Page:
It’s cold in Chicago. Arctic cold. I like that adjective, almost does it justice.
I don’t mind the cold. My mental attachment to it faded a few years ago. I like it now. Winter is my downtime, it’s a quiet time, a time for me to catch up on life and my business. I read and write and learn more and revamp tours and get things ready for spring. I like snow and cold and warm nights and warm restaurants and really? More than anything? I believe that Spring needs Winter, without the pain and sacrifice of life on the wall, spring means nothing.
I like it when you think you’re about to freeze away forever, when you don’t think you can take it another day, your body cannot be tense with cold one more minute, it’s over, IT’S OVER….and then, that 60 degree day – it just – it means you’re going to make it. It’s hope. It’s the rainbow. If all of our days are 45 degree winter days, well, 60 doesn’t mean as much.
Anyway, another thing I’ve learned living in this city is how to best protect myself against the elements. And even though it’s a fight against the cold, it’s really a giving in.
So if you want to know how to dress for a Chicago winter, here are some ideas from not only me, but other Chicagoans on Twitter and the Facebook. Keep in mind too, this advice is meant for VERY cold weather. If it’s 32, put a hat and some gloves on. This is for 20 and below:
1. Warm coat.
I have a Patagonia coat. It weighs less than air. We had a gift certificate, this is how I’m lucky enough to own a Patagonia coat. But it changes everything. A real coat, a real good coat, will change everything for you. If you can afford this part, I highly recommend it.
2. A good hat.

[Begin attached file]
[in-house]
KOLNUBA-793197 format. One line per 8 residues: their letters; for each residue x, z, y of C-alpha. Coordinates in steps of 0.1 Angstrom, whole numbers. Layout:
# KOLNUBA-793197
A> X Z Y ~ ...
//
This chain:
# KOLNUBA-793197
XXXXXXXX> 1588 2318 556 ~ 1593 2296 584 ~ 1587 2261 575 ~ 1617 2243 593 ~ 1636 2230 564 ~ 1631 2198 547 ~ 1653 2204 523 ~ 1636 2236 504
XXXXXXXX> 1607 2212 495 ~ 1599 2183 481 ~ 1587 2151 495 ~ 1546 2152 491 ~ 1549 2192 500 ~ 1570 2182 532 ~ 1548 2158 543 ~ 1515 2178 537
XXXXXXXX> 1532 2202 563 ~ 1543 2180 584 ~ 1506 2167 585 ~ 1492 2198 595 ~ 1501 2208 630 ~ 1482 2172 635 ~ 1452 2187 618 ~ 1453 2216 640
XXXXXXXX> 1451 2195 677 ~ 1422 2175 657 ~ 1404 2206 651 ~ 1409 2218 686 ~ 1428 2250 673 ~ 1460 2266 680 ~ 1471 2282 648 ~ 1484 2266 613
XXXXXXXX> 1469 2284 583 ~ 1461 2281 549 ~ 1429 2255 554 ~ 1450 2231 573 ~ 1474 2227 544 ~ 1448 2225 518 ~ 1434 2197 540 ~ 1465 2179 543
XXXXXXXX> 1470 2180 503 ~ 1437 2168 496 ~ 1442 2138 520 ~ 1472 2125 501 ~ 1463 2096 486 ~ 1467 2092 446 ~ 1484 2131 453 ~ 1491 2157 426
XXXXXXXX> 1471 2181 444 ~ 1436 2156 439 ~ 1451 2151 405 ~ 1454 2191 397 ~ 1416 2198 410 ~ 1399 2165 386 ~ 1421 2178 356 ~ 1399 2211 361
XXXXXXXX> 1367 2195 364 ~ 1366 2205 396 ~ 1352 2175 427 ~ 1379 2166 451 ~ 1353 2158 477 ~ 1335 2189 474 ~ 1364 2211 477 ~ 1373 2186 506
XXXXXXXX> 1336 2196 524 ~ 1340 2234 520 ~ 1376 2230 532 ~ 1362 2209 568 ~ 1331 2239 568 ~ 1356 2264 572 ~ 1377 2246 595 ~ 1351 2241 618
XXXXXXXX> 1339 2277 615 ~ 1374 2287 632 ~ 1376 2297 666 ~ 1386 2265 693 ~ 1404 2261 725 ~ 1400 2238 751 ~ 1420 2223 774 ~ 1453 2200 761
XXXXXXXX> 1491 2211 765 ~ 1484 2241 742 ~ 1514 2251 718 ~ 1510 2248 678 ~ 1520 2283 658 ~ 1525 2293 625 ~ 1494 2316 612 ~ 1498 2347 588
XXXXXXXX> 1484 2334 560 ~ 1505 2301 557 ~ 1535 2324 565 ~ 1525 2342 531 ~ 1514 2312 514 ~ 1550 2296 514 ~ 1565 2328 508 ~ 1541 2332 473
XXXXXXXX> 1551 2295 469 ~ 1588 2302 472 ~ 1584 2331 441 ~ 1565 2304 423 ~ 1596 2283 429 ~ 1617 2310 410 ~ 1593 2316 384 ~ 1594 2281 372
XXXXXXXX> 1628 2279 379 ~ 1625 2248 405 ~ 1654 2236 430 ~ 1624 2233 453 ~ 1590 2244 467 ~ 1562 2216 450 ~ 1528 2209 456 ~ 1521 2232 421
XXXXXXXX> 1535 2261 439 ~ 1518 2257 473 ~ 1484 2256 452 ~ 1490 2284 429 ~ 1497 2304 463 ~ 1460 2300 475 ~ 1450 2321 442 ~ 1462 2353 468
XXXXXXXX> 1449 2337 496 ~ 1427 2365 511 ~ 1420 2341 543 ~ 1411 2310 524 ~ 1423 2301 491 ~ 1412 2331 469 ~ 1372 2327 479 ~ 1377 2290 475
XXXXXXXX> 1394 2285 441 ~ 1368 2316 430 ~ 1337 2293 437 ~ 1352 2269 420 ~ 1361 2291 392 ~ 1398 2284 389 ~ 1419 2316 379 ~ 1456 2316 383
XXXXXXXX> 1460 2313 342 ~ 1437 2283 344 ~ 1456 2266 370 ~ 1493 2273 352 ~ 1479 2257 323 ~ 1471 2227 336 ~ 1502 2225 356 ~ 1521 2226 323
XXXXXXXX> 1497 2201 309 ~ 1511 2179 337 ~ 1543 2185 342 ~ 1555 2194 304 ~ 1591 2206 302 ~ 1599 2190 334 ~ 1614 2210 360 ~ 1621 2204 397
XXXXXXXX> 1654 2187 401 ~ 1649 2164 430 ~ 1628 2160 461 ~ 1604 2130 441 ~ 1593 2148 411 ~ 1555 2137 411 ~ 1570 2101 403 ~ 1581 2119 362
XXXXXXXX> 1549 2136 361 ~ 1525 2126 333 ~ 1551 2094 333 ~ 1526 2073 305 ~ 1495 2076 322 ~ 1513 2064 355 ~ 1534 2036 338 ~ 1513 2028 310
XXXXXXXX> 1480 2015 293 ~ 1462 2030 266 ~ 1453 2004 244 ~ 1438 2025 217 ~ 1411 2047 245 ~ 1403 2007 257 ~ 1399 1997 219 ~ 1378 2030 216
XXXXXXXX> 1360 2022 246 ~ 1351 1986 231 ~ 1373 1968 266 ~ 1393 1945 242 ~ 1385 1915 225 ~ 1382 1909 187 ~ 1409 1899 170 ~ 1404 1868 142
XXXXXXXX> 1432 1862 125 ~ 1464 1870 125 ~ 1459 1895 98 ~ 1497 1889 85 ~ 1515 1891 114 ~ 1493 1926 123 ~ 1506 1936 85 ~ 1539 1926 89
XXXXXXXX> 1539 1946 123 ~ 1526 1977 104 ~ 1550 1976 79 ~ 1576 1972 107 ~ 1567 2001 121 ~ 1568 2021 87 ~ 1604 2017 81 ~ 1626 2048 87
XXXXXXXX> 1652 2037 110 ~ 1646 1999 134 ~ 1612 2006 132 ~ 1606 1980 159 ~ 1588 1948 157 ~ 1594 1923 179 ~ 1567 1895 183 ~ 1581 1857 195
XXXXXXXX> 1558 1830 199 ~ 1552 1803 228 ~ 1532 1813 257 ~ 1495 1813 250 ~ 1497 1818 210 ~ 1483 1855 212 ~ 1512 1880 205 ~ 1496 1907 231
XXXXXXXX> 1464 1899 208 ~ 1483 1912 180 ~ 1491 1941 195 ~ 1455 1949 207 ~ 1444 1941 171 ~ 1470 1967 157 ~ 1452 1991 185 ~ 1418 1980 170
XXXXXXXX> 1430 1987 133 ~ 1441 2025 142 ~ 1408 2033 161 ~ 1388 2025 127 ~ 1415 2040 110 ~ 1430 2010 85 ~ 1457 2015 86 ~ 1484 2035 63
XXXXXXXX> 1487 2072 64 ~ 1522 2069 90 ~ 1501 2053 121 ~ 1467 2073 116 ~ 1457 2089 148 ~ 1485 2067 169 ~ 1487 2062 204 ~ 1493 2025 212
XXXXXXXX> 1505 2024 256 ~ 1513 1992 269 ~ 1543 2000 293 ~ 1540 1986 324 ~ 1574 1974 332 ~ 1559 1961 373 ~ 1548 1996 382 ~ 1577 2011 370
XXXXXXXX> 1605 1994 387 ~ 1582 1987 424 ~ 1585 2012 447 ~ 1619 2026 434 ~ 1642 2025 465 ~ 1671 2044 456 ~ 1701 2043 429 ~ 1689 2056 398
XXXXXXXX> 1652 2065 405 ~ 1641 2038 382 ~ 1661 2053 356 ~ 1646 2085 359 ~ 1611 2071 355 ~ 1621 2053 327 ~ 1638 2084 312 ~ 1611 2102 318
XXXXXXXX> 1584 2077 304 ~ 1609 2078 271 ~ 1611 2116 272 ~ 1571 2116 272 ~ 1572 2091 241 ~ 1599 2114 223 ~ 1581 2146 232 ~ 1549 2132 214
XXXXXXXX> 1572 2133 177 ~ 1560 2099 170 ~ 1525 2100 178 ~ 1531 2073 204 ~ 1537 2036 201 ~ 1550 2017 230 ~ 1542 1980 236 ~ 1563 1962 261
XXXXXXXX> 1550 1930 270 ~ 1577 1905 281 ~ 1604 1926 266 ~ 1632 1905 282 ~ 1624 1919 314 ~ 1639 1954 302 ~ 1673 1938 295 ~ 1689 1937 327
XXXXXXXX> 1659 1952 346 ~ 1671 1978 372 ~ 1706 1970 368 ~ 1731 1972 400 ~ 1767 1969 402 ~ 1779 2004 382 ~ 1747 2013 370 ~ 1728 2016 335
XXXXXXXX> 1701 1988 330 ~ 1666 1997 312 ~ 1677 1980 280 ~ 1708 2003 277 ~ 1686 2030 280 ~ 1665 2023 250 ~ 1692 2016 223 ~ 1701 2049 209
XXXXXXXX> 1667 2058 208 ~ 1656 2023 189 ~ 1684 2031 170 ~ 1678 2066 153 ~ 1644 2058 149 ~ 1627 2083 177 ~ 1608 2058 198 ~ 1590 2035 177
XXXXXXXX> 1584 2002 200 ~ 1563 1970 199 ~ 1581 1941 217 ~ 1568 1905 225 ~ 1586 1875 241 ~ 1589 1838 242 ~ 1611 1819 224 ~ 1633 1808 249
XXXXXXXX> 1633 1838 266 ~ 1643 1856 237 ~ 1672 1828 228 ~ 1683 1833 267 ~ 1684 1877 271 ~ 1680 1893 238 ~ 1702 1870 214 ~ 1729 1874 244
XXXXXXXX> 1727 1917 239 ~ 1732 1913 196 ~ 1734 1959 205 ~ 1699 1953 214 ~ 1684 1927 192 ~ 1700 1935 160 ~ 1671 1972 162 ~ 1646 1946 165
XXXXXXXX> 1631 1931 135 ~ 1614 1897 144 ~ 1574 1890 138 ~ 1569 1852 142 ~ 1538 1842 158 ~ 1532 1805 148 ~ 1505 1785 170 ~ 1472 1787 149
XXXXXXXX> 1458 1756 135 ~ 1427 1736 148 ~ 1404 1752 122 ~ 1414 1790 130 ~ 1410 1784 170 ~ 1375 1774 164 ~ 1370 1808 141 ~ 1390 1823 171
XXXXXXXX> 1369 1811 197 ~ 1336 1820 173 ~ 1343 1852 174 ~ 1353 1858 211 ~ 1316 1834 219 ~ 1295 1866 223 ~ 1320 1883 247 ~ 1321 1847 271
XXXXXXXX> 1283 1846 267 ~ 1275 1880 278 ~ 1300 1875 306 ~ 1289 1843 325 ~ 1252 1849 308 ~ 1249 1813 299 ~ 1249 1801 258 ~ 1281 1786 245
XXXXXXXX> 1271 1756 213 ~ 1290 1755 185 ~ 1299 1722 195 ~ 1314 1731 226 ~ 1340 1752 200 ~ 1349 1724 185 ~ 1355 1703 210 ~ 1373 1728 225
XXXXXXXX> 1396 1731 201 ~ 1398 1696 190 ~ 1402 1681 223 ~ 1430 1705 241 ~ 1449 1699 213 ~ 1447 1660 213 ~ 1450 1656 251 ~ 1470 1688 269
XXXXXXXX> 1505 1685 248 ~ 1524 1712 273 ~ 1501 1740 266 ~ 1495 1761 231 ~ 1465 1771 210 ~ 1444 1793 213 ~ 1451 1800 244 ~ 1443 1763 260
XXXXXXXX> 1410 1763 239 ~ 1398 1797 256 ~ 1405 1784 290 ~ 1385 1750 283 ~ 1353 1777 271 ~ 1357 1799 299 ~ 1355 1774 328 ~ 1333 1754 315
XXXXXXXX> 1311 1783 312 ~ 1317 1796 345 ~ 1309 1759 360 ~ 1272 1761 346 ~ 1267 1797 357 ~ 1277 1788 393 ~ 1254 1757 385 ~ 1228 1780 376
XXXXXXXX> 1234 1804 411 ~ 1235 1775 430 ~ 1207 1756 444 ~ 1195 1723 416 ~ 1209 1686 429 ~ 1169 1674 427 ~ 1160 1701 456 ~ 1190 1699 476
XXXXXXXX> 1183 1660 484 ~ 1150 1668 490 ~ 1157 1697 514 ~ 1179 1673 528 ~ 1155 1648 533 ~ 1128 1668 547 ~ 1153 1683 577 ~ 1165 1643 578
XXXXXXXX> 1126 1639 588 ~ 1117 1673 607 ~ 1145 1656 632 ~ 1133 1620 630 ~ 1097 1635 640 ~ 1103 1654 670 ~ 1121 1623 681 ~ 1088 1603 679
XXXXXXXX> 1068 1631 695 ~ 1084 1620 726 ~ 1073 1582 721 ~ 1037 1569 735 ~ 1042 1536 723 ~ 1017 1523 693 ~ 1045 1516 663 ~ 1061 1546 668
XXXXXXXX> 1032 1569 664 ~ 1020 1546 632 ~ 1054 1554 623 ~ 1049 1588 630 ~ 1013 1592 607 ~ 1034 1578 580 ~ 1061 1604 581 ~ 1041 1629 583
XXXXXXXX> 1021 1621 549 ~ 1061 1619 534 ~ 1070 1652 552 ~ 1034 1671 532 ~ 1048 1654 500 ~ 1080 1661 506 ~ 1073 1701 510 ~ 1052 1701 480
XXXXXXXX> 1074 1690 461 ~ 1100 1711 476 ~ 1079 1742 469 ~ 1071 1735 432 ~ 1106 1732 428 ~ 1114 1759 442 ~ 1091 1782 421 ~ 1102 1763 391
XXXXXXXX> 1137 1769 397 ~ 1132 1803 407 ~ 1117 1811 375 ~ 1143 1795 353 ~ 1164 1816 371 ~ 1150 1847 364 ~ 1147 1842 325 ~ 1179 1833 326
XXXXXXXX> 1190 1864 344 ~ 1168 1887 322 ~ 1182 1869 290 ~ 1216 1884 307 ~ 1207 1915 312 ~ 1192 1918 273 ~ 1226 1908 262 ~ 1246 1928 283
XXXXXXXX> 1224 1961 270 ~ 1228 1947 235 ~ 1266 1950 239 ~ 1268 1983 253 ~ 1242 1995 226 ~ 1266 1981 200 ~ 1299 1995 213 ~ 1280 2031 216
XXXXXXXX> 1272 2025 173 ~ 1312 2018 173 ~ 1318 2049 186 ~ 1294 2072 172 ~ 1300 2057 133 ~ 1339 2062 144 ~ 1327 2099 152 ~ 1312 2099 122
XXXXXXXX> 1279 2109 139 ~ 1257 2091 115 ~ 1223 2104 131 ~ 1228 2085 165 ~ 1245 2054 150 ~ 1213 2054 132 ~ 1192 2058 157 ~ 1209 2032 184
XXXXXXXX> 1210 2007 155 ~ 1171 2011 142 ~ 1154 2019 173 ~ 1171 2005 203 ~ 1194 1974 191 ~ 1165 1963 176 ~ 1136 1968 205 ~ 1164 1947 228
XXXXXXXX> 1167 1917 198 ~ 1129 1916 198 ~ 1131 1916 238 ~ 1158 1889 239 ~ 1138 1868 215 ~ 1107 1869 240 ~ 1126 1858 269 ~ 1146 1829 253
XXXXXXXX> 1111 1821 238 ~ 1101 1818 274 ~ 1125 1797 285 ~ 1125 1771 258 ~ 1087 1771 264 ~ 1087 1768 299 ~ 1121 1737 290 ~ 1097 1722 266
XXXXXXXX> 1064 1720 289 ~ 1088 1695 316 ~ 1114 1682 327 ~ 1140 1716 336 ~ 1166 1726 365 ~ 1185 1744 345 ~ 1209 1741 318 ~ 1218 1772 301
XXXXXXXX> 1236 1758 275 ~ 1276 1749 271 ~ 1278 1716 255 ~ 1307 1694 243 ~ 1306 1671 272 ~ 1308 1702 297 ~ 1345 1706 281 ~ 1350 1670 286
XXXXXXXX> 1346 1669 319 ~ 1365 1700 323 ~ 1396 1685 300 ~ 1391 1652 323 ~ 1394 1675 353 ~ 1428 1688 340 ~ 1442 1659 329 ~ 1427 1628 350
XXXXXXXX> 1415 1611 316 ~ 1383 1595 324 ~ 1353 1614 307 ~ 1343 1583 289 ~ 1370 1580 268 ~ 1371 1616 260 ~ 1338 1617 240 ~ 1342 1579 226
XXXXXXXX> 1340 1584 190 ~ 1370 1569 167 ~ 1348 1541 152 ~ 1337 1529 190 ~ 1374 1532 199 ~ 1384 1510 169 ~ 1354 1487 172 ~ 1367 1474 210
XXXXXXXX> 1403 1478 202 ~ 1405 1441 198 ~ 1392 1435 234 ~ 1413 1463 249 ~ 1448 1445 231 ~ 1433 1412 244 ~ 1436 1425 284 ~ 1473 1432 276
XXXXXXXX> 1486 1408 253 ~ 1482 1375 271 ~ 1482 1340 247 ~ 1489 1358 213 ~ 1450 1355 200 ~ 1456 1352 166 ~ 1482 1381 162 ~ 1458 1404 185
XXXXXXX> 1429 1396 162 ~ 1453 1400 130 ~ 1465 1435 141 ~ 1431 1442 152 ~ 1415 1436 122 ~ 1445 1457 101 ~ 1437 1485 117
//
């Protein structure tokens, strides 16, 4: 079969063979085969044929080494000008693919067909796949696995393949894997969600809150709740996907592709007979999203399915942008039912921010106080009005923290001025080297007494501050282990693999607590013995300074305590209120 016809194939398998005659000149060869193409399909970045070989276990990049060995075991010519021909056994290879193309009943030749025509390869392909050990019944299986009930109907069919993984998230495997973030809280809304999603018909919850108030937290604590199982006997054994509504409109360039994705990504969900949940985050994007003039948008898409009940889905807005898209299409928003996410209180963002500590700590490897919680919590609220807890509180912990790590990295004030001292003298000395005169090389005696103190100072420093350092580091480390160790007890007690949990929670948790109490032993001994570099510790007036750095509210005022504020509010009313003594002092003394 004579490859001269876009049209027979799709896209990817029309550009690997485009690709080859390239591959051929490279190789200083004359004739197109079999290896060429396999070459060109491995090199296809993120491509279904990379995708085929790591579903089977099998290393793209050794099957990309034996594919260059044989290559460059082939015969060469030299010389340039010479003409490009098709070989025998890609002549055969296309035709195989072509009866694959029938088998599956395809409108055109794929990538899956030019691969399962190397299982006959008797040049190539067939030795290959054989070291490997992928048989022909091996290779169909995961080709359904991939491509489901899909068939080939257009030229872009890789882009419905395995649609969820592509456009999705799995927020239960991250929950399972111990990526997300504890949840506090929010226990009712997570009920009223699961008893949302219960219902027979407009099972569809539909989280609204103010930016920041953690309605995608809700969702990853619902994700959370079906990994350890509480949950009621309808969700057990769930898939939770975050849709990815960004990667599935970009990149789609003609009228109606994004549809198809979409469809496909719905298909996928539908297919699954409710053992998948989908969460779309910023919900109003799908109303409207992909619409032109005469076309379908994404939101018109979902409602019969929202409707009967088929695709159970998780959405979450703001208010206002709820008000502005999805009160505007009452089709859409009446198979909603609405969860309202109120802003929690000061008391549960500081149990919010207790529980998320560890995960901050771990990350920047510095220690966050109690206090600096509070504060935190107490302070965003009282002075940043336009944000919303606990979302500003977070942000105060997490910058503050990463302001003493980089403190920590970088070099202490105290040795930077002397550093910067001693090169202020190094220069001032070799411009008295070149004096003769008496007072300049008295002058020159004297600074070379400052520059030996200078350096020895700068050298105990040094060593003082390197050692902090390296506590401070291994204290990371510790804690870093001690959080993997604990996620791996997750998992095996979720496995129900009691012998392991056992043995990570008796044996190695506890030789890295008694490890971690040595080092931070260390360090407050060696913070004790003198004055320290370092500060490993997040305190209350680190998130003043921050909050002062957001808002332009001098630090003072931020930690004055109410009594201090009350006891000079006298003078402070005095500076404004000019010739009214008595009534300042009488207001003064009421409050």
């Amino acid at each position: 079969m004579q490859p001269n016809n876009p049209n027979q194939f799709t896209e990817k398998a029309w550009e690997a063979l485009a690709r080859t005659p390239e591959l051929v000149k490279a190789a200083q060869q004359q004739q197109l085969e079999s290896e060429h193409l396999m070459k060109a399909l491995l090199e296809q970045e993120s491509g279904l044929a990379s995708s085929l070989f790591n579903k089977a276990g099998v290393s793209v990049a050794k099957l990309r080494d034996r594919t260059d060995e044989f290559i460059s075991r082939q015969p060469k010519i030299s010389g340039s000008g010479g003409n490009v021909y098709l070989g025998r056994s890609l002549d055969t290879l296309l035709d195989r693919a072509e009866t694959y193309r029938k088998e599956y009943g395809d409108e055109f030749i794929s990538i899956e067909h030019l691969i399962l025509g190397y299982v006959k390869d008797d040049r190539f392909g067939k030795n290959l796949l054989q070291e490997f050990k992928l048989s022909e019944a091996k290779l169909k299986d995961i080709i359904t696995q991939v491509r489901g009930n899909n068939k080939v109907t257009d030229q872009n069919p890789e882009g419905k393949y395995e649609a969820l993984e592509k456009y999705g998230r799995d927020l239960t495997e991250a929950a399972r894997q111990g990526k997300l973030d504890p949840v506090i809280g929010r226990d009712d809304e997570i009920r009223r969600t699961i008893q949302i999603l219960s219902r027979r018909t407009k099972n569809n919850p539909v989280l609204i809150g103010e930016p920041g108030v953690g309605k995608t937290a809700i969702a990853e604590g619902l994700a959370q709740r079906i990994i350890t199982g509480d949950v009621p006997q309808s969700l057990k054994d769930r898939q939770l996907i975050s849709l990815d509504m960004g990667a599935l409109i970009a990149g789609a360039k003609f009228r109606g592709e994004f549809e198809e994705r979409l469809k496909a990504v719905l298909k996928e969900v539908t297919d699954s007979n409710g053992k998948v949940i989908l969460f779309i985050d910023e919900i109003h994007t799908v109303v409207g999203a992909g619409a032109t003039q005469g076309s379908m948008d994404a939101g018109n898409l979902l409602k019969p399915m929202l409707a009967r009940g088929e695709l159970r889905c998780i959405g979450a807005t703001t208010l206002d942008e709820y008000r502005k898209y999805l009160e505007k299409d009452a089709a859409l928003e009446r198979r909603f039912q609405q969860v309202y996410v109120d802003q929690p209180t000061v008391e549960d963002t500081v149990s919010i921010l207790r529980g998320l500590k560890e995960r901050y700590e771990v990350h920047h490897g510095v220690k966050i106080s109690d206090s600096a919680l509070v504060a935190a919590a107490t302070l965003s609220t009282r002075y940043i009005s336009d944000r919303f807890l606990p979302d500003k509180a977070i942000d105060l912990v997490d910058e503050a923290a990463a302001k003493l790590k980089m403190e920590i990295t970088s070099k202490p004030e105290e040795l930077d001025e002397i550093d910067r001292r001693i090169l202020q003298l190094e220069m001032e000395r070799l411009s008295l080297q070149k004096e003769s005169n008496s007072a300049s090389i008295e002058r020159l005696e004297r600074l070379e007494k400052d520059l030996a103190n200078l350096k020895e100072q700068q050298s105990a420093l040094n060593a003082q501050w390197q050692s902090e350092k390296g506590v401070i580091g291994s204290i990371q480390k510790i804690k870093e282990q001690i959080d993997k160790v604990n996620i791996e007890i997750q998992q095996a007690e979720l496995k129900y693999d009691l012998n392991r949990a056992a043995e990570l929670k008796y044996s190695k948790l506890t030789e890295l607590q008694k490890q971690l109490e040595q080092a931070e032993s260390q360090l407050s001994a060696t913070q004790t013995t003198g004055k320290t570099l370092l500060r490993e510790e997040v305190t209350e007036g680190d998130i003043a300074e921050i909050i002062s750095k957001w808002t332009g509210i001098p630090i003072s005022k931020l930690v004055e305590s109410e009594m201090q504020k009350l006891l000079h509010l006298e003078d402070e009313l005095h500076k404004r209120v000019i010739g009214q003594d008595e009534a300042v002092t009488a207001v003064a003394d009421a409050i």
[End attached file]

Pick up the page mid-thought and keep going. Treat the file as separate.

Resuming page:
I finally caved with the rest of Chicago and got one of these “trapper” hats (she looks rul pretty in her hat. I look a lot like that in mine too):
It’s really stupid warm. And if you get desperate you just connect those flaps right under your chin and it’s seriously cozy.
3. Wear your scarf around your face
This is from my twitter friend @mattmaldre. He swears by it. I tried it on the way out tonight and it was really nice. It does get a little um, moist(?) inside the scarf? I kind of had to come up out of it for some breaths and go back in it. But yes, very warm and kind of moisturizing. In fact, I have a peppermint Burts Bees lip balm and with the moisturizing scarf – it was almost like Mentholatum!
I think non-cold weather people get confused by layers. Here we go:
First I put on the leggings, then I pull some knee-high socks up over the leggings, then TWO pairs of socks, then another pair of pants over all that. Just leggings and socks is NOT LAYERING. That’s just cold. Kay.
A long sleeved shirt. Not just a long sleeved t-shirt, it has to be a well-fitting. And by that I mean tight – if you’re rolls are showing, but you have length at the bottom and in the sleeves – then that’s a good layering shirt. And preferably some kind of sport shirt almost – something meant to be warm. LONG sleeves, enough to go over your wrists up into your finger area so you have extra sealant when putting on mittens. Then a sweater or very warm, heavier piece of clothing on top. Or um, two sweaters. Or another shirt and a sweater. Or long underwear and a shirt and a sweater. Or…
5. Gloves, mittens,scarves:
The scarf is very important and needs to be wrapped well. The scarf is put on before your coat. Start at the base of neck, lower neck and wrap up to a little above your lips (so you can come out when you need to breathe). But also criss-cross the scarf at the hollow of the neck for better coverage.
Mittens are preferred for warmth, but urban living sometimes still requires use of fingers, if gloves, so be it. Pull the long sleeve shirt, then the sweater out through the cuffs of the coat, as far up to your fingers as you can, and then pull the glove or the mitten on over all that cloth. Then, tuck the glove or mitten into the cuff of the coat if you can. You’re a lil bug in a rug.
Other pieces of advice for braving the cold include: Bourbon! Staying inside and Chicago’s favorite answer of all: eating. What are some other hints to staying warm in this lovely city of ours? Do you have any other hints for staying braving this weather?